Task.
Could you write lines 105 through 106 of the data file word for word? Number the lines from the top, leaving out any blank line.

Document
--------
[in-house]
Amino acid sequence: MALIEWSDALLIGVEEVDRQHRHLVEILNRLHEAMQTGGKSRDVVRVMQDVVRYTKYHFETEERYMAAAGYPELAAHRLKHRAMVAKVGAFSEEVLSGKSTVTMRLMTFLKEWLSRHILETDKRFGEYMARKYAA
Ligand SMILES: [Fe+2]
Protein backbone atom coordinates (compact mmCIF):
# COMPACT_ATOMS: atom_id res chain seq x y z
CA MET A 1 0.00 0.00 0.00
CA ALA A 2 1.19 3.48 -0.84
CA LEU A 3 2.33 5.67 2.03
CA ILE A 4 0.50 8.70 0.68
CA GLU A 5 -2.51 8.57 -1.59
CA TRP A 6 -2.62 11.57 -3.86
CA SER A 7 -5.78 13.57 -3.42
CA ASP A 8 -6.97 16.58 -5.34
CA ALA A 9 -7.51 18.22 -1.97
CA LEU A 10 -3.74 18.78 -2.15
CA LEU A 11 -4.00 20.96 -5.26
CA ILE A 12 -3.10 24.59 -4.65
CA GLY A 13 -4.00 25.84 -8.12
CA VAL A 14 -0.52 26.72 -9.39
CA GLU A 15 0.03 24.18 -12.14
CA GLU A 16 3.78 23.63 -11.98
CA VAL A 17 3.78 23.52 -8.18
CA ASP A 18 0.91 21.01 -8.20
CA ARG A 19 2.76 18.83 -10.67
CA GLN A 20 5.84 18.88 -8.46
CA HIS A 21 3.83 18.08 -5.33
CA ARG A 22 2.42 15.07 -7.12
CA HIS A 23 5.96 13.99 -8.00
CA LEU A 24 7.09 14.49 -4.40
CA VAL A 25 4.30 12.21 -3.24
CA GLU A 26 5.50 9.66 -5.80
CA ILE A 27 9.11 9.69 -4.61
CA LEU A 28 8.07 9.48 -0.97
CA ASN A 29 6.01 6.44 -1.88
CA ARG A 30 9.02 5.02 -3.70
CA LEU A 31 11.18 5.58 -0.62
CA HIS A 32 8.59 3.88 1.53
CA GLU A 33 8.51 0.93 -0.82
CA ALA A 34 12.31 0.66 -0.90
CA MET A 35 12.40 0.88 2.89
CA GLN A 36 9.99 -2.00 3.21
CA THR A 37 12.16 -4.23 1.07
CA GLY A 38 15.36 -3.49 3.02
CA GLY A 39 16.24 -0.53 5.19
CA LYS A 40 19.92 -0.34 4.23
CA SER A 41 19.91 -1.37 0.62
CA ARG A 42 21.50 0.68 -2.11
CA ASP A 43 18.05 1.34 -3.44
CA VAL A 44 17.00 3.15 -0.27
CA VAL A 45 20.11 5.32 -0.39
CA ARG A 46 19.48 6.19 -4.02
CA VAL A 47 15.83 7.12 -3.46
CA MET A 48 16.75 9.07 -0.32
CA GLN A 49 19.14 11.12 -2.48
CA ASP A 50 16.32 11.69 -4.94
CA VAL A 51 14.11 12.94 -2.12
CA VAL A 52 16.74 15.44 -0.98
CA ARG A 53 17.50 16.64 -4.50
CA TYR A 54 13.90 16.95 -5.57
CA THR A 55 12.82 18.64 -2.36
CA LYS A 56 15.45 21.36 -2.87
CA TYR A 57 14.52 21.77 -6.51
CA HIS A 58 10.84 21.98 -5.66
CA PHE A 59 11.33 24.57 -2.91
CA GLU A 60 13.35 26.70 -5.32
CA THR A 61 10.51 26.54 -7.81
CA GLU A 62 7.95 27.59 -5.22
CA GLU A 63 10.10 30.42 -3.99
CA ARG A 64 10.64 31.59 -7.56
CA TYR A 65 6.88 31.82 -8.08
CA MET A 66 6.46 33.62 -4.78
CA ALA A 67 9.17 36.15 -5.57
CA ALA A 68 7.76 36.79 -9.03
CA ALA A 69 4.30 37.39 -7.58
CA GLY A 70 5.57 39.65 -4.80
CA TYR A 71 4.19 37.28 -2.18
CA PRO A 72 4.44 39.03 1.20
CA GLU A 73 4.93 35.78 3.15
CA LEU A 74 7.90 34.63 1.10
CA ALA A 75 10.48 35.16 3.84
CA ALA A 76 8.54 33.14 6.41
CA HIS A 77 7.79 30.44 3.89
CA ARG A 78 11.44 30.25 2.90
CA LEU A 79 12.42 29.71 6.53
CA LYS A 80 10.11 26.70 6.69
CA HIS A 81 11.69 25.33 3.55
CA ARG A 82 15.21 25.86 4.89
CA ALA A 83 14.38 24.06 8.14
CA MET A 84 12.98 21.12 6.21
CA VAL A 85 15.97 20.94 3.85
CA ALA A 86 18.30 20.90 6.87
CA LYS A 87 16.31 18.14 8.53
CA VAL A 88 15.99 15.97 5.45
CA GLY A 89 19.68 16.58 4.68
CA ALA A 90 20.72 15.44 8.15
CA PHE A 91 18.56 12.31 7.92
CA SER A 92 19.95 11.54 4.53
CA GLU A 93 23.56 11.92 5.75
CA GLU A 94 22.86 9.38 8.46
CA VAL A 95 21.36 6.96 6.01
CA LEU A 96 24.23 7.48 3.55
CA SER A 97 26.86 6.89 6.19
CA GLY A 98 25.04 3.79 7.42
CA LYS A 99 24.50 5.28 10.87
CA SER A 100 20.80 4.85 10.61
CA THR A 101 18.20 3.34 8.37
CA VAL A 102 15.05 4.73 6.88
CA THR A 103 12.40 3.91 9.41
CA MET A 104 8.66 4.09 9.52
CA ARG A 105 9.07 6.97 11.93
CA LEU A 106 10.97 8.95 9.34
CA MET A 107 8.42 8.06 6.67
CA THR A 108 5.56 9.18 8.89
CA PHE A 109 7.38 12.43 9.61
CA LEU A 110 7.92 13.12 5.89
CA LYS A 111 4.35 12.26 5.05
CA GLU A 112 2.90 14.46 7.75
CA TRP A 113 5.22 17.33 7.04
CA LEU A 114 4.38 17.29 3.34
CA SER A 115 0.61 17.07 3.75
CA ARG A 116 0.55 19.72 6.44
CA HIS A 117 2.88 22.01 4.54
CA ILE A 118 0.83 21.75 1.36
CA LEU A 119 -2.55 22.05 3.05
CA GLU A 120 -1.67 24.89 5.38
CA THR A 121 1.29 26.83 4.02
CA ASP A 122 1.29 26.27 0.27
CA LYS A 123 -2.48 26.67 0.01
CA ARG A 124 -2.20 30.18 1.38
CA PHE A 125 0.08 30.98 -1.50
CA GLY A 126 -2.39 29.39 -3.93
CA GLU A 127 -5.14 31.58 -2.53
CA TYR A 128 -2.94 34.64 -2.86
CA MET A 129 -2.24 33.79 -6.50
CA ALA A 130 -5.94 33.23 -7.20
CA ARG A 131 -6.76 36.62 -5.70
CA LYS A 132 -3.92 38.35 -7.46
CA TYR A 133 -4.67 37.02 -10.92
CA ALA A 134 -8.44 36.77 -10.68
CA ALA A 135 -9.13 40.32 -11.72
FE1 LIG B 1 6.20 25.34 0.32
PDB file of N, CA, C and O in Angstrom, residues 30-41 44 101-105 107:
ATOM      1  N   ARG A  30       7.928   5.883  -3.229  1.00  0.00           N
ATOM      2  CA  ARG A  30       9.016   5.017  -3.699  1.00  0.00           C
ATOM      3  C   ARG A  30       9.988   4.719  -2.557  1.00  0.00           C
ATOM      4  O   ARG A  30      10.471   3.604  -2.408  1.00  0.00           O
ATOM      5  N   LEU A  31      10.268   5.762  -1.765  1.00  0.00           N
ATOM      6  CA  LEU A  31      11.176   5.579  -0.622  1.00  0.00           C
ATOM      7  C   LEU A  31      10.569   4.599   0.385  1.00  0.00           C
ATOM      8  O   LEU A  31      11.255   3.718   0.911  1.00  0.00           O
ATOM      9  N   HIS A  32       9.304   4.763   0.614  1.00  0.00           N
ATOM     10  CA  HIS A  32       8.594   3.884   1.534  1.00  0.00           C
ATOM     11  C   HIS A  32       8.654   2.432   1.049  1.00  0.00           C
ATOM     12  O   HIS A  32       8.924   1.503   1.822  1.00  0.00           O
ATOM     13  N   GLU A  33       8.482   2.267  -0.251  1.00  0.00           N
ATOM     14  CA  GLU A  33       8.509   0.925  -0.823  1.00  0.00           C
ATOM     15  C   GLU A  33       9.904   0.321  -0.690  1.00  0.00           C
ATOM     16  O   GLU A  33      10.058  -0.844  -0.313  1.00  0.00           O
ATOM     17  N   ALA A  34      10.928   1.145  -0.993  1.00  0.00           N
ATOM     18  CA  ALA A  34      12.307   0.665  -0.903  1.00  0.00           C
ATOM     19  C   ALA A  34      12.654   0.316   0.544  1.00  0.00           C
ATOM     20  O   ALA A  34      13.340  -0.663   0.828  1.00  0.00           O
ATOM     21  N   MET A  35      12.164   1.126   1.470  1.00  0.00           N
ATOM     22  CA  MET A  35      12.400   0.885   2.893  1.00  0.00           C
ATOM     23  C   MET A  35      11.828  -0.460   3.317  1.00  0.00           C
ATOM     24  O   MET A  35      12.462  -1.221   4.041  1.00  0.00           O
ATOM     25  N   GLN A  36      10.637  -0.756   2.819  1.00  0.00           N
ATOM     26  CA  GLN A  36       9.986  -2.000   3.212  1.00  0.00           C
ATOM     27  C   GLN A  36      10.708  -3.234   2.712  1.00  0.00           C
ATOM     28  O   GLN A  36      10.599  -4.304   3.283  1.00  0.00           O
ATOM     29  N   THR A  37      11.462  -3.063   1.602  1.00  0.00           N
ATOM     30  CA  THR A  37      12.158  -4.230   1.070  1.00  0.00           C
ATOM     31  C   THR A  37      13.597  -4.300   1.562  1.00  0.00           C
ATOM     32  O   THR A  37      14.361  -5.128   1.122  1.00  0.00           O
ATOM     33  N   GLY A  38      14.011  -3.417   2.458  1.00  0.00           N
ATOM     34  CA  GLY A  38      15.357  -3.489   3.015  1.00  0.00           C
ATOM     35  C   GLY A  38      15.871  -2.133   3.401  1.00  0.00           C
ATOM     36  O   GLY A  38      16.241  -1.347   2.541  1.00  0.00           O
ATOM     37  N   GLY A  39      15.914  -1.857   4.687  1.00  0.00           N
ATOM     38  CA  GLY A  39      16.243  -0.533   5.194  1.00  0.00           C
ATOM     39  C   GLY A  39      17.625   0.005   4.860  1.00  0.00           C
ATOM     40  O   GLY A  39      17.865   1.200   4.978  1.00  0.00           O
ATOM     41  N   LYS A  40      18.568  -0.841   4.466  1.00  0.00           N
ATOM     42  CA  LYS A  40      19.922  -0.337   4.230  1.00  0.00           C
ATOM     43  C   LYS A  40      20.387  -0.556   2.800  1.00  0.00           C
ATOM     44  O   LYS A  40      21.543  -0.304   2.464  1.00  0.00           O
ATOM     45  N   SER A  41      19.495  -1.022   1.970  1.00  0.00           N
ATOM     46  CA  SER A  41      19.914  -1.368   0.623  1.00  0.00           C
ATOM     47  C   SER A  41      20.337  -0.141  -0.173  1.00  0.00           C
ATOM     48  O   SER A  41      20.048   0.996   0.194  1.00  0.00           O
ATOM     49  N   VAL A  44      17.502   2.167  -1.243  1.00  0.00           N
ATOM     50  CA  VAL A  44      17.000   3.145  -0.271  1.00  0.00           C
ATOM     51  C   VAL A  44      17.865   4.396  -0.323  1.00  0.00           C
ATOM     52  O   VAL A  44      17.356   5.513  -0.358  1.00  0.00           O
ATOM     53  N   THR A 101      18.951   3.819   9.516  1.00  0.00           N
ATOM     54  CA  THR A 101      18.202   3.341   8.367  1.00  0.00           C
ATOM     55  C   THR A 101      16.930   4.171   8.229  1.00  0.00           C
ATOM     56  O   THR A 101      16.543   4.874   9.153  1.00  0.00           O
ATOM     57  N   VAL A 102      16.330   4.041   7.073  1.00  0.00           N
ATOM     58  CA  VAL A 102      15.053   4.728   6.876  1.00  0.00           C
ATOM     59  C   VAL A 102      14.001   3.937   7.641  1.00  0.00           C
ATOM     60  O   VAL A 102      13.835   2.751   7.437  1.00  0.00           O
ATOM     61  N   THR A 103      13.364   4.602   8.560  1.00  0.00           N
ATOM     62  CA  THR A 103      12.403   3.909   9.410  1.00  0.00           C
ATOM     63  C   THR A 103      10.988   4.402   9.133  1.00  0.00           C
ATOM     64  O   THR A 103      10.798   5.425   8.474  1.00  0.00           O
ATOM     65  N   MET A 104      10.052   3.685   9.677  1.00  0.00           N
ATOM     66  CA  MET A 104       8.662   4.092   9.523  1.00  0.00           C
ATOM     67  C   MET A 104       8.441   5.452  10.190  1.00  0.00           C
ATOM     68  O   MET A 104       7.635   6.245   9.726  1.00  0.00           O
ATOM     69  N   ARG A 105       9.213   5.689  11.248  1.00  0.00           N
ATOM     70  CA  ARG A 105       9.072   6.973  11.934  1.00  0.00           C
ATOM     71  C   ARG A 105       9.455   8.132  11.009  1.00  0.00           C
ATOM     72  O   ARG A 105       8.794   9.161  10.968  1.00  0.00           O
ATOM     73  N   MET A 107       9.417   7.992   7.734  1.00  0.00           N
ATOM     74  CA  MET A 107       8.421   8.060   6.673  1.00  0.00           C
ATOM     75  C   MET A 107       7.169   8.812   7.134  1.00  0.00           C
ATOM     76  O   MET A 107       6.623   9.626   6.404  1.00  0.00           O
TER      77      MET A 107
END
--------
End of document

CA SER A 100 20.80 4.85 10.61
CA THR A 101 18.20 3.34 8.37